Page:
Three years ago today, Rick and Morty delivered a truly jaw-dropping and incredible scene
A tribute to a superb piece of TV.
There are certain moments when you're watching a TV show that change everything. It could be a scene or a line, but after you've experienced it and let everything sink in, you know that it will stay with you forever.
For Rick and Morty fans, that moment arrived three years ago today and in my view, it still ranks among the greatest TV moments of the decade.
Heartbroken and staring into a nihilistic pit of despair, the smartest man in the multiverse turns his back on his family and walks towards the only place where things make sense, the garage.
Drinking to null the pain of loss, Rick reaches for a device of unspeakable doom. After seeking comfort in the embrace of an alien that's crying out in pain, he then kills it just to feel something.
Moments later, Rick tries to end his own life but it doesn't work. Life goes on.
In just 88 seconds of TV, the audience is given a haunting and tragic insight into the mind of Rick Sanchez. It's a gut punch of such raw power that it flips your entire perception of the show on its head.
As the haunting lyrics of Chaos Chaos - Do You Feel It? play out, you know that Rick and Morty will never be the same as it once was.
Granted, the show has always had elements of darkness and despair throughout, but there's something incredibly powerful of that final image of Rick - passed out in the garage for an entire day with nobody checking in on him - as Jerry just goes about his daily business with his newfound Weed Whacker.
Yes, Rick's sociopathic, violent and a genius, but there's one thing that's often overlooked— he is desperately lonely.
In fact, because he's the smartest man in the universe, he might very well be the loneliest person alive too.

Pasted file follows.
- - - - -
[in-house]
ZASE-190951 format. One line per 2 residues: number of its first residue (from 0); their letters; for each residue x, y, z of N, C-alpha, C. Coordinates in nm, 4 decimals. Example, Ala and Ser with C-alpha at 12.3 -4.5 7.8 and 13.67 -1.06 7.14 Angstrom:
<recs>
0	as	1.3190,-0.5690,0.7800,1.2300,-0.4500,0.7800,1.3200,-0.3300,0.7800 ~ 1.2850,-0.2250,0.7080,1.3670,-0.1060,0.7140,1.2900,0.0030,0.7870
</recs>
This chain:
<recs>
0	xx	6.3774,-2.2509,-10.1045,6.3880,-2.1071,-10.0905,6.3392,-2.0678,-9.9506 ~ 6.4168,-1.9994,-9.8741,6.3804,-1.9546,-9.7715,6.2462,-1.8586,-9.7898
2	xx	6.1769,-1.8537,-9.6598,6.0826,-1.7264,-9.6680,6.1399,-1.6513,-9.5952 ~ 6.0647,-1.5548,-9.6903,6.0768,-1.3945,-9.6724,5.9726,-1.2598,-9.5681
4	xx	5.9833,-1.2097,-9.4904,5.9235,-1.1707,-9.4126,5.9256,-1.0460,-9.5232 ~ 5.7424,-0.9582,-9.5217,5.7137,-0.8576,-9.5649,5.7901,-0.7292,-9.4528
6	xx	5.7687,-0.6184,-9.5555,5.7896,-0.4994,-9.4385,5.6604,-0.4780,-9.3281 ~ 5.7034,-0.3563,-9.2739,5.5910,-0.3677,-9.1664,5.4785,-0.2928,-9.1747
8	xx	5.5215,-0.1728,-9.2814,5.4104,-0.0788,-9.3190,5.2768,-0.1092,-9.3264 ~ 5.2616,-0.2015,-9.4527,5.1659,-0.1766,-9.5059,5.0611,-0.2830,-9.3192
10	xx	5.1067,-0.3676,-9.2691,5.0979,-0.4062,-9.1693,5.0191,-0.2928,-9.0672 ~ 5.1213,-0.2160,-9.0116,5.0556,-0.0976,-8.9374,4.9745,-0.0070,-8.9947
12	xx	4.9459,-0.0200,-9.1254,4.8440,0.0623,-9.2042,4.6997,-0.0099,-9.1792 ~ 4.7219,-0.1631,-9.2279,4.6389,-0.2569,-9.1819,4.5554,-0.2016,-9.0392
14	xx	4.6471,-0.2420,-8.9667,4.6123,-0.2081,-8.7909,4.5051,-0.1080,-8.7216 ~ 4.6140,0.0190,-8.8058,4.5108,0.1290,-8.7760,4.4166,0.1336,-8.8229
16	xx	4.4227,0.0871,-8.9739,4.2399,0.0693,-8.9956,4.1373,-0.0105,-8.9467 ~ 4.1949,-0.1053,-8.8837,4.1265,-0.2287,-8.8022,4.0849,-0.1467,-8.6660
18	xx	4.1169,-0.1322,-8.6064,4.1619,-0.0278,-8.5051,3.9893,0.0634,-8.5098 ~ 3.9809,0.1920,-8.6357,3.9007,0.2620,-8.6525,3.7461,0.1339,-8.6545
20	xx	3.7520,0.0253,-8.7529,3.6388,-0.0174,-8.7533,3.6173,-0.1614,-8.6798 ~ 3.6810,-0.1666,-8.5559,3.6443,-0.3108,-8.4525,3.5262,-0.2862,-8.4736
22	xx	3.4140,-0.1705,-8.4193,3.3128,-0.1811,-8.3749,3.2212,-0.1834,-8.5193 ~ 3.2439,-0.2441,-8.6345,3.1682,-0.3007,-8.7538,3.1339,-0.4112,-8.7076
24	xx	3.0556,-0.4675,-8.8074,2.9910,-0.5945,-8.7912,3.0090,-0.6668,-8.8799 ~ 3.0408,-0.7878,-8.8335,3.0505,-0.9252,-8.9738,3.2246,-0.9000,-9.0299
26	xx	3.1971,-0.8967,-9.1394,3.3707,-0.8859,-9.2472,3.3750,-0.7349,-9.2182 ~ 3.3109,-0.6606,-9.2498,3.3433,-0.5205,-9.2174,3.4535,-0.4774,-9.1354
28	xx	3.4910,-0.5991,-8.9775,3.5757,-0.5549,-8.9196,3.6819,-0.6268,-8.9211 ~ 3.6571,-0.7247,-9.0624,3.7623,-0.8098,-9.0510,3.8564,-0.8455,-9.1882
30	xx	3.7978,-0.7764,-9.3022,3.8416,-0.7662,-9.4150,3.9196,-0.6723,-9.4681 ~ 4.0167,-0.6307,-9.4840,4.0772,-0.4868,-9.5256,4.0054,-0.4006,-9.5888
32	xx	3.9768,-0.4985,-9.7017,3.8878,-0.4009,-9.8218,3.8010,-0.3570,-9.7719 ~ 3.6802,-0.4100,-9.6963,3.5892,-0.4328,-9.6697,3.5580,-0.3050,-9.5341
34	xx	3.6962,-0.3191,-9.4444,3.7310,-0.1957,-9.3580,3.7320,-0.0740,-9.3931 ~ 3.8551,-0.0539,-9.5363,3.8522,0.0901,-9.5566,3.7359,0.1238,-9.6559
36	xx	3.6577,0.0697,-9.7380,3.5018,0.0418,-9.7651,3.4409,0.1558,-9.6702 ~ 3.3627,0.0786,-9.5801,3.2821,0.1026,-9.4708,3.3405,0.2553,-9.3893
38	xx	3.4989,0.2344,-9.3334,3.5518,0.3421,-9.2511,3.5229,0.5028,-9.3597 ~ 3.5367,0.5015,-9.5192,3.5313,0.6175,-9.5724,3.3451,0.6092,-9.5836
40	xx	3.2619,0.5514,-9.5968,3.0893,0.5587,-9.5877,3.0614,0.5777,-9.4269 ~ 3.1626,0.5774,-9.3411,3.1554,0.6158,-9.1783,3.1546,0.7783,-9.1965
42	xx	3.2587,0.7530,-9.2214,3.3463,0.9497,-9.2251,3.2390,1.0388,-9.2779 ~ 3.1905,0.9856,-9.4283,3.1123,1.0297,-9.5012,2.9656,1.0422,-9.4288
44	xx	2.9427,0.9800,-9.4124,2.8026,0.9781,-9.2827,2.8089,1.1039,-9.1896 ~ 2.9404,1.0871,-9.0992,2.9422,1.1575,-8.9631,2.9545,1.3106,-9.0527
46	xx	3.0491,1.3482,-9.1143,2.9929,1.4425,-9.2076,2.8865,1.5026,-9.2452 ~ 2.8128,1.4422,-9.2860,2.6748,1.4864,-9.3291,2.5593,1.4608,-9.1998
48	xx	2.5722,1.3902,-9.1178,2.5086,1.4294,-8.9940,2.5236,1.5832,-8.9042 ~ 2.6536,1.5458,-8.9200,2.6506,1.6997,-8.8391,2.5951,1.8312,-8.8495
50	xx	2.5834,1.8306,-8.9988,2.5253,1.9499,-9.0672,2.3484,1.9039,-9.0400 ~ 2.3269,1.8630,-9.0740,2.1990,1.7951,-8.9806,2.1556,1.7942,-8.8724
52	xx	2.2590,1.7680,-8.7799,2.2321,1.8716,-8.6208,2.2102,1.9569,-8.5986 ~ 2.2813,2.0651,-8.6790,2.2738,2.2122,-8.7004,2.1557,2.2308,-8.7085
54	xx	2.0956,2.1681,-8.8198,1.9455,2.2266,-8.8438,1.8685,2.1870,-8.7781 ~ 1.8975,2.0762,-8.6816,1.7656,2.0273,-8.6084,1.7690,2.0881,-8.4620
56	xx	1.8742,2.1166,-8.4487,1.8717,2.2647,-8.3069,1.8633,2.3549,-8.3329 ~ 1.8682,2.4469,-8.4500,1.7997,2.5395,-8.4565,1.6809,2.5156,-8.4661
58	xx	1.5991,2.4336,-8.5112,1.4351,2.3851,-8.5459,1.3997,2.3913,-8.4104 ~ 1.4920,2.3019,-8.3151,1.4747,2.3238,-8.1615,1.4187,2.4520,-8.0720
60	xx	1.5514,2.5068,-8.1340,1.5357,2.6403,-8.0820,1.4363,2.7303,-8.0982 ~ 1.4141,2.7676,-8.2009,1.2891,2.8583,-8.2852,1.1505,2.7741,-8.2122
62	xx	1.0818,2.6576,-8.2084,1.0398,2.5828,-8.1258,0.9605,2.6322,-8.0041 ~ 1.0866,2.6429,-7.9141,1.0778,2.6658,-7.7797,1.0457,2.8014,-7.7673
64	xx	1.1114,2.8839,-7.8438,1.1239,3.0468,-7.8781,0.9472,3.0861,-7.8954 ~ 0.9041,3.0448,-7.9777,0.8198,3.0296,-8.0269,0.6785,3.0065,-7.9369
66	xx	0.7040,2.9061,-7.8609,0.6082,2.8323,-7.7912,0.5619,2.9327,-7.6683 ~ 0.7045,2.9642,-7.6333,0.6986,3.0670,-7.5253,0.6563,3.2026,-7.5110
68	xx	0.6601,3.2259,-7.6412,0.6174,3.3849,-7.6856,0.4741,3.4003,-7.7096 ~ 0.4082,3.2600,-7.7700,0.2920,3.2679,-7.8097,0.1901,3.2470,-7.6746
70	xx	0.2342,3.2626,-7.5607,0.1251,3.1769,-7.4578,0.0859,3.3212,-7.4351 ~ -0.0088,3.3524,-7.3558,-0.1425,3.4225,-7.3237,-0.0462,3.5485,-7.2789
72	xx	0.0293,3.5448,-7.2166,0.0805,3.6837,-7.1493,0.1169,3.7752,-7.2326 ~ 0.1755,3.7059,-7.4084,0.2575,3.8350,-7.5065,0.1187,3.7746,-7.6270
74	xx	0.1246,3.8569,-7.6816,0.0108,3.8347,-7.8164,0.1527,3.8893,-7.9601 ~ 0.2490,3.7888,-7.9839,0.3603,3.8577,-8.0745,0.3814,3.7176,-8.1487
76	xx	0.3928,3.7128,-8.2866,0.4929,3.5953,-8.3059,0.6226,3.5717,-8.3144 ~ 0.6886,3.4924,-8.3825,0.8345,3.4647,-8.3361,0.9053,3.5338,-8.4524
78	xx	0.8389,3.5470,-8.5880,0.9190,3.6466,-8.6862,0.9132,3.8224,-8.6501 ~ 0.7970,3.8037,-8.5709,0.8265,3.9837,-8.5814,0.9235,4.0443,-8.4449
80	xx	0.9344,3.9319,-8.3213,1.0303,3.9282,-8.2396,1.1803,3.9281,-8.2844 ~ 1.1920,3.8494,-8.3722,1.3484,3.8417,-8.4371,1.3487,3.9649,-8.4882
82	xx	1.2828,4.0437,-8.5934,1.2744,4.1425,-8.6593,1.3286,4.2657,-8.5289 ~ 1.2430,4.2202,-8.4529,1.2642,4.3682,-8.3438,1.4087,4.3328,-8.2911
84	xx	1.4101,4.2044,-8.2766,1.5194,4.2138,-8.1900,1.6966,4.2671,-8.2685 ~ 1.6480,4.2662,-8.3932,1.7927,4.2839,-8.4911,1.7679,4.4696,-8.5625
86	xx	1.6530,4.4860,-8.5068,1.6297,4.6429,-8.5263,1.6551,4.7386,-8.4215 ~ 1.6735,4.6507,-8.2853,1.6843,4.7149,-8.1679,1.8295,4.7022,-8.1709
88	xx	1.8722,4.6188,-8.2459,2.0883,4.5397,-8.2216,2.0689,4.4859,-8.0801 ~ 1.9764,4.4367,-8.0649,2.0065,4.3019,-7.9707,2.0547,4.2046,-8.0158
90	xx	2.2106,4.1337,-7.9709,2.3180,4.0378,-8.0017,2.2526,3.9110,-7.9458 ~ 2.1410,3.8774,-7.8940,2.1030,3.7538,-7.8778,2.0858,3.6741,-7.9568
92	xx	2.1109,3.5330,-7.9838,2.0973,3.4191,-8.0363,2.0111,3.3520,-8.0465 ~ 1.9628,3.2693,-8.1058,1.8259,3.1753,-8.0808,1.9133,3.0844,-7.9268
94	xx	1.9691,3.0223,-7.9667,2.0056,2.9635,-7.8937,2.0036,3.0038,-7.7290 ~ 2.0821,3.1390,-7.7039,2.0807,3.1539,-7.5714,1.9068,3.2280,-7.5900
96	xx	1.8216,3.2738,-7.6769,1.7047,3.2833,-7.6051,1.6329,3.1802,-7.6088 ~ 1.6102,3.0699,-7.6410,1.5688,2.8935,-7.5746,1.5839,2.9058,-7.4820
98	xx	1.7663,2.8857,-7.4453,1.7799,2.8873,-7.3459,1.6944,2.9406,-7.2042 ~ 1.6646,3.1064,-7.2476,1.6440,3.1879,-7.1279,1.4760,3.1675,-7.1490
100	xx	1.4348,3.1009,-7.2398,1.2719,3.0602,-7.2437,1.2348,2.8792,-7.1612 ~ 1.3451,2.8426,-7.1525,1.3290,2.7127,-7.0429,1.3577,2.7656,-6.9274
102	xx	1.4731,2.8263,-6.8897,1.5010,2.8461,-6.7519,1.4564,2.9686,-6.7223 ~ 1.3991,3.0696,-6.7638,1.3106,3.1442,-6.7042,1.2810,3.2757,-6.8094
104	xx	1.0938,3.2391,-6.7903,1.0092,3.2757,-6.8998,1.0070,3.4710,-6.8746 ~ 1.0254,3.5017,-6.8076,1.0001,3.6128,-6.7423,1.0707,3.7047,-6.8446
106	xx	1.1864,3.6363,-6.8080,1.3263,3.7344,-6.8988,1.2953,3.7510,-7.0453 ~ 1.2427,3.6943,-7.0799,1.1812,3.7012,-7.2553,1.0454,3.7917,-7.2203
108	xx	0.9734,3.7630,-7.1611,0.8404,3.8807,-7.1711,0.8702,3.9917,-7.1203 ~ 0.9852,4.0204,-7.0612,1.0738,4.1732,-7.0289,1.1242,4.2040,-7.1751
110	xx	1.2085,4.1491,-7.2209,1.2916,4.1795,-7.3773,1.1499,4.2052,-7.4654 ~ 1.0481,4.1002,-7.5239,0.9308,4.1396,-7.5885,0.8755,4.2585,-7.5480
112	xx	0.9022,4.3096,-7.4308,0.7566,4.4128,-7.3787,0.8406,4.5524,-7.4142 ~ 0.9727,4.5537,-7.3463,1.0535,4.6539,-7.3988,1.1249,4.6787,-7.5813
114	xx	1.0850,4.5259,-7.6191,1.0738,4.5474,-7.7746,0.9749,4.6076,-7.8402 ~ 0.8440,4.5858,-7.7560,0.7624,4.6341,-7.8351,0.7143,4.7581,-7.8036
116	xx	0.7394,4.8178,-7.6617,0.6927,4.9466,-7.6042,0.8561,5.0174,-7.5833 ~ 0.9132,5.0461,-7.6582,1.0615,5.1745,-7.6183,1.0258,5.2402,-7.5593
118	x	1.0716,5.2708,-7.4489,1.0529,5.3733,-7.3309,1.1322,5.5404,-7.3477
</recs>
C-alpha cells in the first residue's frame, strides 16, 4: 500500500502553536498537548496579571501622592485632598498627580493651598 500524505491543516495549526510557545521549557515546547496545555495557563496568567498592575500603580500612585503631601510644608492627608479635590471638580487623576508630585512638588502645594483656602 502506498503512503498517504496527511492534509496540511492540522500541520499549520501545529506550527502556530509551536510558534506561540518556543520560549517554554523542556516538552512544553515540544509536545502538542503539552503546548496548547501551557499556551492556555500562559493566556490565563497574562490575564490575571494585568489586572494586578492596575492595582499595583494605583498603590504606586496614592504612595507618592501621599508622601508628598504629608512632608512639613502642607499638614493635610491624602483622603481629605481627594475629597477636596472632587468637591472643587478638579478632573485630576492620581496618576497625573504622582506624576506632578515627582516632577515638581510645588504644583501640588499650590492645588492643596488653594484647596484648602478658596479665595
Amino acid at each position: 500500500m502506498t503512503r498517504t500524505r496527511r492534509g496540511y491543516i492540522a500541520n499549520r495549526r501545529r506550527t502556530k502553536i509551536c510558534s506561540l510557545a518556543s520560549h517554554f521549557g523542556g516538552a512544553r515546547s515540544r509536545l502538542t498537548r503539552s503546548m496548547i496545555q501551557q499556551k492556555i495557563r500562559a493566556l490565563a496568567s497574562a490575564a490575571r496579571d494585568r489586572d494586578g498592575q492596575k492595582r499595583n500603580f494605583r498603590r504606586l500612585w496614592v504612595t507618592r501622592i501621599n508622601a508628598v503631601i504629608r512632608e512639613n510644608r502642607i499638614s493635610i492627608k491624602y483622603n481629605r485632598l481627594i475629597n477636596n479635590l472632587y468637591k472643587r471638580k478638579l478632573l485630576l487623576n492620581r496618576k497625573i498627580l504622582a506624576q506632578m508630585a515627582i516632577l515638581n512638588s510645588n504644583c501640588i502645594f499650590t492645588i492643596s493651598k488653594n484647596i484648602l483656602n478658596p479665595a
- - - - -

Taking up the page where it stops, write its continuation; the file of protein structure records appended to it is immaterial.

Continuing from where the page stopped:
Rick can create portals, turn himself into a pickle and travel through dimensions, but he still can't figure out the mysteries of his own mind and heart. Without the stimulus of others, he edges towards the brink and almost doesn't return.
Depression, loneliness and sadness can take anyone.
As the track by Chaos Chaos states "Some days I'm built of metal, I can't be broken, But not when I'm with you." In many ways, the same can be said of Rick whenever he's around Unity, the collective hivemind and his former lover.
In fact, the entire episode - including the subplot of Beth and Jerry discovering the subterranean alien lair - revolves around the idea that people’s interactions can quickly turn toxic and destructive. Christ, isn't this supposed to be a comedy?
Flashback to the ten minutes before that jaw-dropping scene.
Rick is the happiest man in the universe after engaging in an orgy with thousands of redheaded aliens. To make things better, he wants this depraved sex act to involve"a hang glider, a crotchless Uncle Sam costume, and I want the entire field of your largest stadium covered end to end with naked redheads, and I want the stands packed with every man that remotely resembles my father."
Welcome to the world of Rick and Morty.
Aside from the hilarious gags, wonderful pop-culture references and the wild imagination of its creators, this heart-breaking scene does the impossible - it shakes the audience to its very core. That final scene is one of those moments that just stays with you and consumes your thinking for the next few hours.
This being said, the warnings were there.
Throughout the episode, we touched on Beth’s abandonment issues, Rick's desire to feel like he's part of a collective, and the self destructive behaviour of this new couple.
Hell, there's even a little glimpse of the exact same alien that he kills at the start of the episode.
"If I wanted to be sober, I wouldn’t have gotten drunk", said Unity but it's also an ominous hint at what's in store- if Rick wasn't drunk then he might not have passed out and escaped death.
After ignoring Summer’s request to return to Dimension C-137, it's clear that this couple only bring out the worst in each other. Facing into that crushing truth, this stunning piece of TV unfolds.
It's the perfect blend of character development, music and emotion.
The very definition of "Wubba lubba dub dub".
Do you feel it?
Clip via - Heidvald Ferguson